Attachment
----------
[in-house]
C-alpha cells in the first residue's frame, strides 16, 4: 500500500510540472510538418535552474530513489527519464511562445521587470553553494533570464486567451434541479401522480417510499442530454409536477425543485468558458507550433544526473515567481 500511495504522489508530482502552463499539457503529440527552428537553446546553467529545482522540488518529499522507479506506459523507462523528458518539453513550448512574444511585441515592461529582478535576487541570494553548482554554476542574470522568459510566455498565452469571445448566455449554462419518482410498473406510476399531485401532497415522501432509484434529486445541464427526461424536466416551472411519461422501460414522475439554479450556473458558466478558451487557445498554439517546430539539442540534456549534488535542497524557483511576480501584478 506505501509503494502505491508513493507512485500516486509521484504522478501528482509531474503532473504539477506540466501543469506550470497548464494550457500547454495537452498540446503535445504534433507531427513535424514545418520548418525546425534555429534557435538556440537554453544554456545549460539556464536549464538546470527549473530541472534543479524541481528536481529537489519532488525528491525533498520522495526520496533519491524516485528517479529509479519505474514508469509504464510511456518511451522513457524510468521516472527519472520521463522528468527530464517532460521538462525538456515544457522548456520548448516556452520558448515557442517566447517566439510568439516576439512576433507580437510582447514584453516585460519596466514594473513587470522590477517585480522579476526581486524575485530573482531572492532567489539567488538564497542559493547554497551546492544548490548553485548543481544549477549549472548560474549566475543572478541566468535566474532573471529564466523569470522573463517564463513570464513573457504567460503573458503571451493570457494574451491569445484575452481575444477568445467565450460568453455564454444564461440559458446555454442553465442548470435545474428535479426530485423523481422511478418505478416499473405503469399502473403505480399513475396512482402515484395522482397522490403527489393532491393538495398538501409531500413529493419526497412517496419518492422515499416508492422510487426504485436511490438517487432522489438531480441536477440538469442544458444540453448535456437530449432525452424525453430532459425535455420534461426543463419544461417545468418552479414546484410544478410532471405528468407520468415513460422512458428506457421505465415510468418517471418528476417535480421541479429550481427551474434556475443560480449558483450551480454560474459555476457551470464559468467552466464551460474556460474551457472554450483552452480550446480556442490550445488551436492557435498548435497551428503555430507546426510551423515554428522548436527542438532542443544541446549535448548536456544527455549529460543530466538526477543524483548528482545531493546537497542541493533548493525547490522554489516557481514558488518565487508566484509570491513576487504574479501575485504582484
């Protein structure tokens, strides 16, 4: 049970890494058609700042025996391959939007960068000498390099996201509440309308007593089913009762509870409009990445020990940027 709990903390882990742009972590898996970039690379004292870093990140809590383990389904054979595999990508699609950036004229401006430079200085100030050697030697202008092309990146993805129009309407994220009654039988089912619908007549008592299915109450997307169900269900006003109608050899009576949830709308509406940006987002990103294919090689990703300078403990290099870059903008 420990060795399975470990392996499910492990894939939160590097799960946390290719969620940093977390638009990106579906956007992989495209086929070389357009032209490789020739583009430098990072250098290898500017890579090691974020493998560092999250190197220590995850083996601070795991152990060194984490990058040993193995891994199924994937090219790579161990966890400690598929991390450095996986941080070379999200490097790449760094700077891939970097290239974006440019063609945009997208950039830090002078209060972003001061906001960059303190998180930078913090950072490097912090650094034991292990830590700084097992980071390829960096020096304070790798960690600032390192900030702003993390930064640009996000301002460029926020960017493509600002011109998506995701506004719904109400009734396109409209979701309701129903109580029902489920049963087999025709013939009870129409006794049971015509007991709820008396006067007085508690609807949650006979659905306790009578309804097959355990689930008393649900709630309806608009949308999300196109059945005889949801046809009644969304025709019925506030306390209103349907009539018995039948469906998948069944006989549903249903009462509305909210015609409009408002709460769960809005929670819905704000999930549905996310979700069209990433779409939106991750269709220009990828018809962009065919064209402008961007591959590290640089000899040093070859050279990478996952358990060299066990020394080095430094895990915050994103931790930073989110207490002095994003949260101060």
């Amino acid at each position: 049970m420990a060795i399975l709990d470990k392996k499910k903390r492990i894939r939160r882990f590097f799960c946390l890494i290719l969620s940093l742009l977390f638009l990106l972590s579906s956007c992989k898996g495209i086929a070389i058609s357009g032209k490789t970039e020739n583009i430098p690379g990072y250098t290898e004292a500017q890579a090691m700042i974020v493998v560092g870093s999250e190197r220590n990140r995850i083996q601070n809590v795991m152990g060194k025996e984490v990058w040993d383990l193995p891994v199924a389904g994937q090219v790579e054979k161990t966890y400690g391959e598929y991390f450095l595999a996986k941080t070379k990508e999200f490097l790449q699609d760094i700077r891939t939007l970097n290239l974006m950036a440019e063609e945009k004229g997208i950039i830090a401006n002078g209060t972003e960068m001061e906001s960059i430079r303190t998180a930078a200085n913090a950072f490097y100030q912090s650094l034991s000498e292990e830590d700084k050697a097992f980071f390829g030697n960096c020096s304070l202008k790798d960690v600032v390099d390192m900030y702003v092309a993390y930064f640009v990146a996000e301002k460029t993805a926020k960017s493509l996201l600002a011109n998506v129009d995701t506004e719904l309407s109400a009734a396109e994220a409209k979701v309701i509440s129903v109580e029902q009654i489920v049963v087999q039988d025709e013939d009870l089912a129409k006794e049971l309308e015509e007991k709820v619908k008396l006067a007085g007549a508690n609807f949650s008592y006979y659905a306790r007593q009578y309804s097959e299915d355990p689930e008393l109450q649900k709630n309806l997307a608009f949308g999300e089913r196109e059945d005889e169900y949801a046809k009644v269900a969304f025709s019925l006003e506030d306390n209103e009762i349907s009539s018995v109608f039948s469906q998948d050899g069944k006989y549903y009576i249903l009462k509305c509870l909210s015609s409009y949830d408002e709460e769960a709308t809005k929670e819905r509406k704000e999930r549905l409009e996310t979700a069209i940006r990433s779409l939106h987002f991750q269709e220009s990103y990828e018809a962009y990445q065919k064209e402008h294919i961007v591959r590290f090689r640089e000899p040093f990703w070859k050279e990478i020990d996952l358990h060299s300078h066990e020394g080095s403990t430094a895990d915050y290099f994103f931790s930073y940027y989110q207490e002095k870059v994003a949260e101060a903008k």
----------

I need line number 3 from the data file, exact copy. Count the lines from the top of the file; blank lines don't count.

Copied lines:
């Protein structure tokens, strides 16, 4: 049970890494058609700042025996391959939007960068000498390099996201509440309308007593089913009762509870409009990445020990940027 709990903390882990742009972590898996970039690379004292870093990140809590383990389904054979595999990508699609950036004229401006430079200085100030050697030697202008092309990146993805129009309407994220009654039988089912619908007549008592299915109450997307169900269900006003109608050899009576949830709308509406940006987002990103294919090689990703300078403990290099870059903008 420990060795399975470990392996499910492990894939939160590097799960946390290719969620940093977390638009990106579906956007992989495209086929070389357009032209490789020739583009430098990072250098290898500017890579090691974020493998560092999250190197220590995850083996601070795991152990060194984490990058040993193995891994199924994937090219790579161990966890400690598929991390450095996986941080070379999200490097790449760094700077891939970097290239974006440019063609945009997208950039830090002078209060972003001061906001960059303190998180930078913090950072490097912090650094034991292990830590700084097992980071390829960096020096304070790798960690600032390192900030702003993390930064640009996000301002460029926020960017493509600002011109998506995701506004719904109400009734396109409209979701309701129903109580029902489920049963087999025709013939009870129409006794049971015509007991709820008396006067007085508690609807949650006979659905306790009578309804097959355990689930008393649900709630309806608009949308999300196109059945005889949801046809009644969304025709019925506030306390209103349907009539018995039948469906998948069944006989549903249903009462509305909210015609409009408002709460769960809005929670819905704000999930549905996310979700069209990433779409939106991750269709220009990828018809962009065919064209402008961007591959590290640089000899040093070859050279990478996952358990060299066990020394080095430094895990915050994103931790930073989110207490002095994003949260101060």